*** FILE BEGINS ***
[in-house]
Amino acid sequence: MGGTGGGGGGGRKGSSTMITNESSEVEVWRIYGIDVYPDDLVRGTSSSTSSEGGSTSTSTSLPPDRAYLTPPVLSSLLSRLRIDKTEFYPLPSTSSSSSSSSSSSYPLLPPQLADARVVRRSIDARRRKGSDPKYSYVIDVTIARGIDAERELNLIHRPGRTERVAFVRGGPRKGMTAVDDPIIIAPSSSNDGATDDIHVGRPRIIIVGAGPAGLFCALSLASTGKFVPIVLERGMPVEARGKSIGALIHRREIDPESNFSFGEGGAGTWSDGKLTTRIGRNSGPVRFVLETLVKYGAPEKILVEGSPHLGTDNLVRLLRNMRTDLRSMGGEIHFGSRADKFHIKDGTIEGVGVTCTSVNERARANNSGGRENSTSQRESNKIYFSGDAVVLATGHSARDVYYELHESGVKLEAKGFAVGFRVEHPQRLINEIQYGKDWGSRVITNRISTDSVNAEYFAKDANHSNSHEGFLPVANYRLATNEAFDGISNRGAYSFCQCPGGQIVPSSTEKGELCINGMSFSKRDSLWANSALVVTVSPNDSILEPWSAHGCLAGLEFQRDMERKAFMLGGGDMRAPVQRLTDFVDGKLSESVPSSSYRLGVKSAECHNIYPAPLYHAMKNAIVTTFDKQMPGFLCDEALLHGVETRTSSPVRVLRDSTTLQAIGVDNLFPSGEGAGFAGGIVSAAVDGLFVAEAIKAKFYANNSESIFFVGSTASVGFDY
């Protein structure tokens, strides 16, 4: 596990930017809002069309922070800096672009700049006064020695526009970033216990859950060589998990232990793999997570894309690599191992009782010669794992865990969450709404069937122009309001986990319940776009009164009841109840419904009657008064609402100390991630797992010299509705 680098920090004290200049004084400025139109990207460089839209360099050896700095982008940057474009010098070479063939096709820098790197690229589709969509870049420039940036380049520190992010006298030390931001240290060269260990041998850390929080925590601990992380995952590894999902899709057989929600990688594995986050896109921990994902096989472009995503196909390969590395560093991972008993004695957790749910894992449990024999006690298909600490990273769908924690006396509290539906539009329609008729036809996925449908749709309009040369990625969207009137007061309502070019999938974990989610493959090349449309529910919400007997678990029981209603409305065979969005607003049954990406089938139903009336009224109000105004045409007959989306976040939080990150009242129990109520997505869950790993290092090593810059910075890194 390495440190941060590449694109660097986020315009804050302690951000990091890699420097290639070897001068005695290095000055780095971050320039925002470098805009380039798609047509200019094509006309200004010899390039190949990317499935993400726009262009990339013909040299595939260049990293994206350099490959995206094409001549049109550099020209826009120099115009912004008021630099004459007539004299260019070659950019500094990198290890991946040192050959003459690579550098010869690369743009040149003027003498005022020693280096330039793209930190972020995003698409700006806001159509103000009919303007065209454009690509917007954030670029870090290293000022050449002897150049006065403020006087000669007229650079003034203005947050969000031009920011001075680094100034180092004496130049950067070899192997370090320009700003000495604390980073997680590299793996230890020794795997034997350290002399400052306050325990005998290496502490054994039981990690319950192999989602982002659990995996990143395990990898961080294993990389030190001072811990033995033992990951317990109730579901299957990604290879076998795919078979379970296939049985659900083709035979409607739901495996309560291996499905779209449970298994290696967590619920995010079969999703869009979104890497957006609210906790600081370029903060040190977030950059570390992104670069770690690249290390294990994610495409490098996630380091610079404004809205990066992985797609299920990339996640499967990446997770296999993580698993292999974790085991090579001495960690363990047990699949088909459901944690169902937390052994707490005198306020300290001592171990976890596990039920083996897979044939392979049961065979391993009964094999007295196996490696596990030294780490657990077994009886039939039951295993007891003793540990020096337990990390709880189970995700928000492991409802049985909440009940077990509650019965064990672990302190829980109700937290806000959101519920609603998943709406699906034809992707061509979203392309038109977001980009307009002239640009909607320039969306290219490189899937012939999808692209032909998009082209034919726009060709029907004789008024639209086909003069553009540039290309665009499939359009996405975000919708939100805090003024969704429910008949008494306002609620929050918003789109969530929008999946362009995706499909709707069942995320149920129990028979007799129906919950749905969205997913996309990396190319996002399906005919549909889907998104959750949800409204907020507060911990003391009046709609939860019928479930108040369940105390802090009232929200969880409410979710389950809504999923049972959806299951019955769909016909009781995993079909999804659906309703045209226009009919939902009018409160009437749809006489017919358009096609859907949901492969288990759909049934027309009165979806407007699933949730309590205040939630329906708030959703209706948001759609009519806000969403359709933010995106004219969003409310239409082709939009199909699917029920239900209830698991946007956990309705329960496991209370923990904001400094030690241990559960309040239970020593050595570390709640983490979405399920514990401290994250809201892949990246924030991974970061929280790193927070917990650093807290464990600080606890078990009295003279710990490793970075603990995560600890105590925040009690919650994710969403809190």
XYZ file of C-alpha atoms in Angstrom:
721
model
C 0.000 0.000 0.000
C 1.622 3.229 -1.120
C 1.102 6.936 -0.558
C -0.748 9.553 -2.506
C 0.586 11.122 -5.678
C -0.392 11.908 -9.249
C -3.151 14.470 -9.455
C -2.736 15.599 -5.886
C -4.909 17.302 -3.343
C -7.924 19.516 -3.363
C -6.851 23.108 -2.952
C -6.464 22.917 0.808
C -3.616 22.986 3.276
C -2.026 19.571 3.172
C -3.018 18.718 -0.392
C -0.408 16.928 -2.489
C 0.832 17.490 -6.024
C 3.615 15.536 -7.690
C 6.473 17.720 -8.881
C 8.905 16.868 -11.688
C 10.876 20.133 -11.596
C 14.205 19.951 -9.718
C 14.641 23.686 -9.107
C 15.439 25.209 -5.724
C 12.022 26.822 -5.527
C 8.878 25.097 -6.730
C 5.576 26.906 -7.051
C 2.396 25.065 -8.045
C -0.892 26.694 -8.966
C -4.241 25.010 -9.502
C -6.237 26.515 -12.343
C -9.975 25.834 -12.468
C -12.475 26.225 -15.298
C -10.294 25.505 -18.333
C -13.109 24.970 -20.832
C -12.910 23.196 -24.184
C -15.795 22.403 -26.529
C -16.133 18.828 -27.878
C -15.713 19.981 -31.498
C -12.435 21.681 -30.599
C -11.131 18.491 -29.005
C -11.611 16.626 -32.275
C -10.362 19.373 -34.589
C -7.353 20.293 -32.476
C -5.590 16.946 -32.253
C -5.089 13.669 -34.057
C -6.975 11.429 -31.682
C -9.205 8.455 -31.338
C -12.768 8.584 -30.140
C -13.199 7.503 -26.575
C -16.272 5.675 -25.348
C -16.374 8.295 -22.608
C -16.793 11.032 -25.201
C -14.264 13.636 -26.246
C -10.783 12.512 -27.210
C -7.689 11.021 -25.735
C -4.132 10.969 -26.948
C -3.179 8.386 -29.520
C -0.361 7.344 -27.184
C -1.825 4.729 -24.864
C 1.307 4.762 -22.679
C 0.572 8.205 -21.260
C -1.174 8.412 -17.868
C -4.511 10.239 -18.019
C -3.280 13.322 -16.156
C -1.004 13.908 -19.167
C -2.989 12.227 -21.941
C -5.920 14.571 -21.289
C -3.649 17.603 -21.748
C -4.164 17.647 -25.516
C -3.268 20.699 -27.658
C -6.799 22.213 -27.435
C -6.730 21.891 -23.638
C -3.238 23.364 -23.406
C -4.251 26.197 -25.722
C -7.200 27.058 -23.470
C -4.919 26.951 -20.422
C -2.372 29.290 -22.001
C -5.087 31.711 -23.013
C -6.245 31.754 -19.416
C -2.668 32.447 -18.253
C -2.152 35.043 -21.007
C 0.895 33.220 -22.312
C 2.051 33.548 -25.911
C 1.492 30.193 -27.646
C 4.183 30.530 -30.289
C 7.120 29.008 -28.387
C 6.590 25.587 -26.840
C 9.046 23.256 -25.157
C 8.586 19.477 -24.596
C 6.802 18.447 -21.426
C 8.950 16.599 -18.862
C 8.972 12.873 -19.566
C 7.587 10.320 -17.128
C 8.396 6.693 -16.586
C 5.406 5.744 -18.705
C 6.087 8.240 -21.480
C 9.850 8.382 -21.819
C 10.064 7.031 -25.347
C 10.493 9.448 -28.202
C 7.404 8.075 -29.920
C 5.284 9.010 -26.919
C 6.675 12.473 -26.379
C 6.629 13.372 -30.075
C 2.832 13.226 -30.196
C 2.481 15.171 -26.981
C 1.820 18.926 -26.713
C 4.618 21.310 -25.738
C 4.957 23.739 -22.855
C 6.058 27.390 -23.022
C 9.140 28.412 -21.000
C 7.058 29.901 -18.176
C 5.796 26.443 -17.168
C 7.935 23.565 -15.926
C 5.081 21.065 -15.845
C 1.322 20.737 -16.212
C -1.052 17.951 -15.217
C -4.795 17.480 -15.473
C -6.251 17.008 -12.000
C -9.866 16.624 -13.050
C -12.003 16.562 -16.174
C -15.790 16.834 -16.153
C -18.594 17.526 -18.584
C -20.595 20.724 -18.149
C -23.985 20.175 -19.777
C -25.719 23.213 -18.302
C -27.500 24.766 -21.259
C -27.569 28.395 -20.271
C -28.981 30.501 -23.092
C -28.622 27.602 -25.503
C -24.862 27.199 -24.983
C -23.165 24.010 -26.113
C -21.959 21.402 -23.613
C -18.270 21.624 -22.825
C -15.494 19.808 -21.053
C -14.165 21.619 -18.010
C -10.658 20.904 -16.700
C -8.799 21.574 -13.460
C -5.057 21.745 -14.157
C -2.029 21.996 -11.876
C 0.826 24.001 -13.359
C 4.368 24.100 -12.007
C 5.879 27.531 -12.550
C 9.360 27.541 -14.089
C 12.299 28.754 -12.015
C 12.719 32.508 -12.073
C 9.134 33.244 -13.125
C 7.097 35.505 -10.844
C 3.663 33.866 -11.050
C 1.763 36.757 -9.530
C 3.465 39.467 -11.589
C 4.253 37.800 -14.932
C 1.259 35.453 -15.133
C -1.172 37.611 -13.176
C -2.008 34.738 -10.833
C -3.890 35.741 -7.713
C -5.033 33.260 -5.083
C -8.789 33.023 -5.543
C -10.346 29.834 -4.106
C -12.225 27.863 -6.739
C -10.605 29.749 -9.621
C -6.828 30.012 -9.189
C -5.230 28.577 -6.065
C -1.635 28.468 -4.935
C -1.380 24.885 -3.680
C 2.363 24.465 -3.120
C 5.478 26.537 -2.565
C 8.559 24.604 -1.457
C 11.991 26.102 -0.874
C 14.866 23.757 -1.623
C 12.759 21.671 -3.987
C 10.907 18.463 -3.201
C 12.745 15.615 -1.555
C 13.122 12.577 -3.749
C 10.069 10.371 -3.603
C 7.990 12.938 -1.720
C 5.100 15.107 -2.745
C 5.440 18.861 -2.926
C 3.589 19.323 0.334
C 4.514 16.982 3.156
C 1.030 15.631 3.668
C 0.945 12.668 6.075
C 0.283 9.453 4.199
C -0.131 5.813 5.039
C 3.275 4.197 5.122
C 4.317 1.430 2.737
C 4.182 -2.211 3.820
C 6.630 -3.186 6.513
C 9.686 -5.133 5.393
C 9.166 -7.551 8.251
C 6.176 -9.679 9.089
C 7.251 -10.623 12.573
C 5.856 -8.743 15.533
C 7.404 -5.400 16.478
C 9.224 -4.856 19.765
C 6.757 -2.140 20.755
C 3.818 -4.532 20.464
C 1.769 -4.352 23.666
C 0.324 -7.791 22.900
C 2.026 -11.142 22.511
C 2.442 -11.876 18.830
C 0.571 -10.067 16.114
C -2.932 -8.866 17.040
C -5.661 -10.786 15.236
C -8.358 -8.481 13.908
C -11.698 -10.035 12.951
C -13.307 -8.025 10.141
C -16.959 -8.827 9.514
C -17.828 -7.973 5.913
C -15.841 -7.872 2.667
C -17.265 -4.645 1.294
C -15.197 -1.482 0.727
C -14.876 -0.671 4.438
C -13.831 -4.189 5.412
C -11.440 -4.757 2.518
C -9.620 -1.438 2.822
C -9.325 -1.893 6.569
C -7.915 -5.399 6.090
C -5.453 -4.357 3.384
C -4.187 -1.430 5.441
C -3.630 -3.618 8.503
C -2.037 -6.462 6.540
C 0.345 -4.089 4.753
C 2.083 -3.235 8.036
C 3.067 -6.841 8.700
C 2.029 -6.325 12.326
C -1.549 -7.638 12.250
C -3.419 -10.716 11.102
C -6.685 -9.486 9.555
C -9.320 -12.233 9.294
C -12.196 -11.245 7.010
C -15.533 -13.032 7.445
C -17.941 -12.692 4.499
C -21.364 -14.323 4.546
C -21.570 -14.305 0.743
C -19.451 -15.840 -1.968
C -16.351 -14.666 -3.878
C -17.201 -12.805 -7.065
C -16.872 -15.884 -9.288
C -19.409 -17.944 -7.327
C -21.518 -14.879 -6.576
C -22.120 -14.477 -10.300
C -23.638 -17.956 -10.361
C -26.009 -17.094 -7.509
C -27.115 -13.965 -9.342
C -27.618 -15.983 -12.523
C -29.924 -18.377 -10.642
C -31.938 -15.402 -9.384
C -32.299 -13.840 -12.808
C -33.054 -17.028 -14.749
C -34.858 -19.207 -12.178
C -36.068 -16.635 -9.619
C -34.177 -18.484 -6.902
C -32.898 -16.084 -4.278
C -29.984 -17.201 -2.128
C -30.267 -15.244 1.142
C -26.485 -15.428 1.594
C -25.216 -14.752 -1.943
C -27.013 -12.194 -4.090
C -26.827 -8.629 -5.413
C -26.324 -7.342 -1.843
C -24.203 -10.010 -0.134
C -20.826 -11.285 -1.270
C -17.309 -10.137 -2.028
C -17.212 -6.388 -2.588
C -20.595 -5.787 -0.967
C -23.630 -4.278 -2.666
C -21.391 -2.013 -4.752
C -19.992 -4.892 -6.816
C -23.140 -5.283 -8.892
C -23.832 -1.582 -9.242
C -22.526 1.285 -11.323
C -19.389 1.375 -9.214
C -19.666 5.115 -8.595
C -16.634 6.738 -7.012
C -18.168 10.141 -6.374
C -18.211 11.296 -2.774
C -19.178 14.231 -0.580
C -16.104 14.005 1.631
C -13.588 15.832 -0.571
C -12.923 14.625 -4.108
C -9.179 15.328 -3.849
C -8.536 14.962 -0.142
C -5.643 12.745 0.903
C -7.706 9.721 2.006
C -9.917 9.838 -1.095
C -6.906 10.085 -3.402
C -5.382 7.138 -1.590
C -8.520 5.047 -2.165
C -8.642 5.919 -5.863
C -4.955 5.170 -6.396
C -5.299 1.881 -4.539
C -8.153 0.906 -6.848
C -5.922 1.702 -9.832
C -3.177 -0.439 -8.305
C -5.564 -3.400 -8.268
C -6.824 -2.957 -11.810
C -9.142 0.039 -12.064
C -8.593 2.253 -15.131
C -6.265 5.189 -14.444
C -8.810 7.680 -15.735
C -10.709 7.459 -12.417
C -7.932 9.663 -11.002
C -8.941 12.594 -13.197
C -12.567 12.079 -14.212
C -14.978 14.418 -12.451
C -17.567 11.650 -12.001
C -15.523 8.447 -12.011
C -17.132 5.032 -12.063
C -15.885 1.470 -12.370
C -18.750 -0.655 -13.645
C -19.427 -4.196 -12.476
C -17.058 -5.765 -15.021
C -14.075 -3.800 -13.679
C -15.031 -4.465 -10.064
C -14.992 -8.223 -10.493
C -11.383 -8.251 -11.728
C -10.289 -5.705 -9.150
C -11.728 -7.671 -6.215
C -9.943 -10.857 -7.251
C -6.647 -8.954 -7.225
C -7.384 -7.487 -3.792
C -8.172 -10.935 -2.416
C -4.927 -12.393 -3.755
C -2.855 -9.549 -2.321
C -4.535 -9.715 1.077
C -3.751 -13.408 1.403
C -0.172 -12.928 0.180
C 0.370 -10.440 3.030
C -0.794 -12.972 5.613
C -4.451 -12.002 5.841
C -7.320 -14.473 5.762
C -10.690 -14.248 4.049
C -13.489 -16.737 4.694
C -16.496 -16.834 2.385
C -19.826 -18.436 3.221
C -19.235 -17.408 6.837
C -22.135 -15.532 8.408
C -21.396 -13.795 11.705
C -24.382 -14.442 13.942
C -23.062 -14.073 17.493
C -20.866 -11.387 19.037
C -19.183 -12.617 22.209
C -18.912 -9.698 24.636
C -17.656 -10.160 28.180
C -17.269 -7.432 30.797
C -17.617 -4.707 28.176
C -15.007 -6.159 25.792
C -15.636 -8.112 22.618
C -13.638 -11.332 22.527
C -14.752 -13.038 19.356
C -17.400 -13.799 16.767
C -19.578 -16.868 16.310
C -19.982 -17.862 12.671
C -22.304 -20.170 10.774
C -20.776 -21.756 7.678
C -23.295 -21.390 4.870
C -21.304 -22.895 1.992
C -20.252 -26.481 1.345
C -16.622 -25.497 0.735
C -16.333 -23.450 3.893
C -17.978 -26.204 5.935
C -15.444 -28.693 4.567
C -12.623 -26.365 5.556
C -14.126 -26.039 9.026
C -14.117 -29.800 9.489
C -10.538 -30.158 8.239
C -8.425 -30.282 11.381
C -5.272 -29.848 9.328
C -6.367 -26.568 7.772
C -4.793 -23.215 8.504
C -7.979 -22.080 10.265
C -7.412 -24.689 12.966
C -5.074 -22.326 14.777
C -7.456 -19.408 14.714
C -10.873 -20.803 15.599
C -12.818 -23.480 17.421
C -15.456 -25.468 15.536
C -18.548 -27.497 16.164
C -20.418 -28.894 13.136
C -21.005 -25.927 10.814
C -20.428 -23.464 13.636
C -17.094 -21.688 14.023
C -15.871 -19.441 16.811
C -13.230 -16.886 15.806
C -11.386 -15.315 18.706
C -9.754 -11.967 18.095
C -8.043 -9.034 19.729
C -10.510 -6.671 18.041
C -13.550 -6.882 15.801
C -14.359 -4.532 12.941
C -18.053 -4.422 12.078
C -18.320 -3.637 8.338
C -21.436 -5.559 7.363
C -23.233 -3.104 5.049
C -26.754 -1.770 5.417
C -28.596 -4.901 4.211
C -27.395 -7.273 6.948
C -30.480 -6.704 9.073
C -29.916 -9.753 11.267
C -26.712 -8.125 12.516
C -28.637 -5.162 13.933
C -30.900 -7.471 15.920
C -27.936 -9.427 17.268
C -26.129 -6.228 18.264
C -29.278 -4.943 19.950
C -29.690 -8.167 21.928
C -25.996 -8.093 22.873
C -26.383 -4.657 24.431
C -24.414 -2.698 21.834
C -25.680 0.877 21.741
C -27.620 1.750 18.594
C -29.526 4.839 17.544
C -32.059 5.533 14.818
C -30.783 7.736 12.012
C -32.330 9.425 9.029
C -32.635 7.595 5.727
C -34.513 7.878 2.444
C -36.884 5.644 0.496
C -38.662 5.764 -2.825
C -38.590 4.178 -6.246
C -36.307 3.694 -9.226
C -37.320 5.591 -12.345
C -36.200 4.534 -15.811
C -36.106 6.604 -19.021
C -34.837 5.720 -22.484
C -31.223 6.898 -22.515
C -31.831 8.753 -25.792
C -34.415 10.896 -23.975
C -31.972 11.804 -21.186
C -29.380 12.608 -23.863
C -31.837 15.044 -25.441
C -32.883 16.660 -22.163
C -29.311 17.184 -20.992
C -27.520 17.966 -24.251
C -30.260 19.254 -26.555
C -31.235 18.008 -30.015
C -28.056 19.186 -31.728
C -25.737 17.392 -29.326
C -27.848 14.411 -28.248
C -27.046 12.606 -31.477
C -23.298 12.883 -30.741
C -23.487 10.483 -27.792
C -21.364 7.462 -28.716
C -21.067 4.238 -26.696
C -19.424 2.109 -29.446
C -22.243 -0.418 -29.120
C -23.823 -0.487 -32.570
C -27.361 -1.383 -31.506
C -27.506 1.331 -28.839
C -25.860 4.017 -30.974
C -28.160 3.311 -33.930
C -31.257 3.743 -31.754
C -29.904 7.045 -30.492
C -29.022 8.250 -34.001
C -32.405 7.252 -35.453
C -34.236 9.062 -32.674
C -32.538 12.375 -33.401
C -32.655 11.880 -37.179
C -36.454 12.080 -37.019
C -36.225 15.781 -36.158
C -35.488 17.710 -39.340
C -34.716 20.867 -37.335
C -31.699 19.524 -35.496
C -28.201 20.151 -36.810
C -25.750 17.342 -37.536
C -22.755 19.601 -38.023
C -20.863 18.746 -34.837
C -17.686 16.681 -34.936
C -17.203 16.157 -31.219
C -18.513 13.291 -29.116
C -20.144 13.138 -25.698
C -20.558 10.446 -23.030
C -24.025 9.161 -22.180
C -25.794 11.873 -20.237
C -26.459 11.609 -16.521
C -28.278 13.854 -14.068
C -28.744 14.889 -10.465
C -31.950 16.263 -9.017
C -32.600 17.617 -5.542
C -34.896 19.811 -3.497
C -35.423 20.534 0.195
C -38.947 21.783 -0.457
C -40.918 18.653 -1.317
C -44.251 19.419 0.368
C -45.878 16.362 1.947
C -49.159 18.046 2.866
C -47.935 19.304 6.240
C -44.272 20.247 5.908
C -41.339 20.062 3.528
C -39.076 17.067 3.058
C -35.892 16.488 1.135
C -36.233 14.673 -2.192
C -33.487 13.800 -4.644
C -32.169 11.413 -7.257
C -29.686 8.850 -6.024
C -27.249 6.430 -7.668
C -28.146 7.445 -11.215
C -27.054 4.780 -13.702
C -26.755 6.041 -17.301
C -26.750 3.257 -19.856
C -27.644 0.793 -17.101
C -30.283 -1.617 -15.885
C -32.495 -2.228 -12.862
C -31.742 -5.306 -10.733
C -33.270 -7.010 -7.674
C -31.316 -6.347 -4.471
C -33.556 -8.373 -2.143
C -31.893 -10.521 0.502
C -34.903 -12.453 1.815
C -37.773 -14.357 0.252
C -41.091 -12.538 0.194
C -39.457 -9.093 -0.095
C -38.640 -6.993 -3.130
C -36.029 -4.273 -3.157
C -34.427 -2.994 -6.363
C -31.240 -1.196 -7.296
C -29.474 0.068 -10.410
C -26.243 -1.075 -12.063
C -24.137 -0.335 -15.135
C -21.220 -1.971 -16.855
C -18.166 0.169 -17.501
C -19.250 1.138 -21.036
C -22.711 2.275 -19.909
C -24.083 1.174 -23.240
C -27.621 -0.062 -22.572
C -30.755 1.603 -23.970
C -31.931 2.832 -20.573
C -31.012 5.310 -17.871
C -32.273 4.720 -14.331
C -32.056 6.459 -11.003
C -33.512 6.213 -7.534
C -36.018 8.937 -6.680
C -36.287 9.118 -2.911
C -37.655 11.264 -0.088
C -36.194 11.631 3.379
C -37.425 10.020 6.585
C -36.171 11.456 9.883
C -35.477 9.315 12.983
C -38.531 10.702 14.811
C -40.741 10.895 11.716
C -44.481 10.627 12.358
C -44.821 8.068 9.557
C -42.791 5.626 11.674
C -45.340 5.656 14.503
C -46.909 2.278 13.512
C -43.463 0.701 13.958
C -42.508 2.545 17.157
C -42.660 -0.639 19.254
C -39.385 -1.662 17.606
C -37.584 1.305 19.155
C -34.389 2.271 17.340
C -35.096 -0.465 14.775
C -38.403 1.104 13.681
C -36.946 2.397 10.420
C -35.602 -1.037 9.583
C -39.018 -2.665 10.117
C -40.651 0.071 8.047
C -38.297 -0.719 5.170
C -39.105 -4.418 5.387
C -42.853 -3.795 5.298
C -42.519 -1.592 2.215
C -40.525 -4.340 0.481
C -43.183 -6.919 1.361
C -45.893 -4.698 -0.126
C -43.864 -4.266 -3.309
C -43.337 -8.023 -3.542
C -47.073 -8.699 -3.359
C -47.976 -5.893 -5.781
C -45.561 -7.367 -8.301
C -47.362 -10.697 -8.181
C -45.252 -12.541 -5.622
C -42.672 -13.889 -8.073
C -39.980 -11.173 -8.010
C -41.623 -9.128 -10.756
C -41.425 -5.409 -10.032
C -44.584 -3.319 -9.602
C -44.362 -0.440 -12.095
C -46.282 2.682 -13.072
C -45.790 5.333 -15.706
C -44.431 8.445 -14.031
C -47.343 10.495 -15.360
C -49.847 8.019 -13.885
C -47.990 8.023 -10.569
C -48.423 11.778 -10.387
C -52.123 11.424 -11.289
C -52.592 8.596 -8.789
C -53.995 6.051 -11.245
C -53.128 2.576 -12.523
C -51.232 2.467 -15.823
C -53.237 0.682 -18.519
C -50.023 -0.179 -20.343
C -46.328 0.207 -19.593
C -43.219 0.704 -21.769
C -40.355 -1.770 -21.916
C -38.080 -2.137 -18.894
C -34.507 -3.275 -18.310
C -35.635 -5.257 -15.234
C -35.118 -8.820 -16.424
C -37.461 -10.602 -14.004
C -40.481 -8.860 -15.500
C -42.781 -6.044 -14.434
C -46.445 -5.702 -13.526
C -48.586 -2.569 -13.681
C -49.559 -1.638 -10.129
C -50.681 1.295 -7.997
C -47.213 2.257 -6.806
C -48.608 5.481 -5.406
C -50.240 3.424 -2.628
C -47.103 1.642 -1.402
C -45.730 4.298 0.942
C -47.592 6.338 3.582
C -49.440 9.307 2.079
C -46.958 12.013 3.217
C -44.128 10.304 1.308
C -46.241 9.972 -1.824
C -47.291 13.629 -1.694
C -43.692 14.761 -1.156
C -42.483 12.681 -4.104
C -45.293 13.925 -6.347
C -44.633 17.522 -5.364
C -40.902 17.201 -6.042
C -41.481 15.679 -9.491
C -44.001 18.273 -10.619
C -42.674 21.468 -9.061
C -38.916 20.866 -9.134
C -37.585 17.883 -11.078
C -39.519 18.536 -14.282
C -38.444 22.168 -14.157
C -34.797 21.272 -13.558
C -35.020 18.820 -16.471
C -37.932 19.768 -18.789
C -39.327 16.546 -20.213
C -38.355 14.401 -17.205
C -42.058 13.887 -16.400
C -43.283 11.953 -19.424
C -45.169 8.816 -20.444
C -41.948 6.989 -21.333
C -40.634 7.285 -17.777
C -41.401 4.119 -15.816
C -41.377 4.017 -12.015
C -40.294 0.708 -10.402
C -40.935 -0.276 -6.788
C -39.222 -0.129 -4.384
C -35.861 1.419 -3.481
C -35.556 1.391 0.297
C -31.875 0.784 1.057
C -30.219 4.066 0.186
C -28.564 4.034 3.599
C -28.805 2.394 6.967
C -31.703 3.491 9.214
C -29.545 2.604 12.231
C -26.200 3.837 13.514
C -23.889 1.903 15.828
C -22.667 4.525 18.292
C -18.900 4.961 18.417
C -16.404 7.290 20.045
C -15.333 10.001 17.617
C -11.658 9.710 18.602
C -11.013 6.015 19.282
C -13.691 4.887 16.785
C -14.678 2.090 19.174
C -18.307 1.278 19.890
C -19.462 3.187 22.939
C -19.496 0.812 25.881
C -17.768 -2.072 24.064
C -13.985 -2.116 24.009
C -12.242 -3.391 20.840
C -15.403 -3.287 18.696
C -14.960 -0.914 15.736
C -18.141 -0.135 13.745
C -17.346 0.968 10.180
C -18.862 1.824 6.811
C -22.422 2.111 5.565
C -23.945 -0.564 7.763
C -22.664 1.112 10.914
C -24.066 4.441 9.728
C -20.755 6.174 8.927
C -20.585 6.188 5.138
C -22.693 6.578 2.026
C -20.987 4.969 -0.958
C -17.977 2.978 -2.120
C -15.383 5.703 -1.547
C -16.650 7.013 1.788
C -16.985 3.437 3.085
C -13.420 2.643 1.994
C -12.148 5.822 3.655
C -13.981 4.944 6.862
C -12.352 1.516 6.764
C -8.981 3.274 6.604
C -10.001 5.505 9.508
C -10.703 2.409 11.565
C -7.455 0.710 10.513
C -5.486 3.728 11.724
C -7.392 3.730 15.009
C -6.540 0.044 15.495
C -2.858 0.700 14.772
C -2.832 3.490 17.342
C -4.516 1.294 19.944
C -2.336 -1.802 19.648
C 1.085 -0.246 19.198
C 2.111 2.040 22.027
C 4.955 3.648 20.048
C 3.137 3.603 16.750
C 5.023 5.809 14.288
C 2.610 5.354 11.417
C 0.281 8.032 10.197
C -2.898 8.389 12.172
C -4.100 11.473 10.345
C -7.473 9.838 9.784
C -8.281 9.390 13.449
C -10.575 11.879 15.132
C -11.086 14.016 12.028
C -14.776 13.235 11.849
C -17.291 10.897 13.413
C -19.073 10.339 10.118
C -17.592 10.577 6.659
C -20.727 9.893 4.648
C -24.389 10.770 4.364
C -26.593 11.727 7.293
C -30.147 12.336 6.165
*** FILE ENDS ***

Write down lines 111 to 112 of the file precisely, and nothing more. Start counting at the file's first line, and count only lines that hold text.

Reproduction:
C 2.832 13.226 -30.196
C 2.481 15.171 -26.981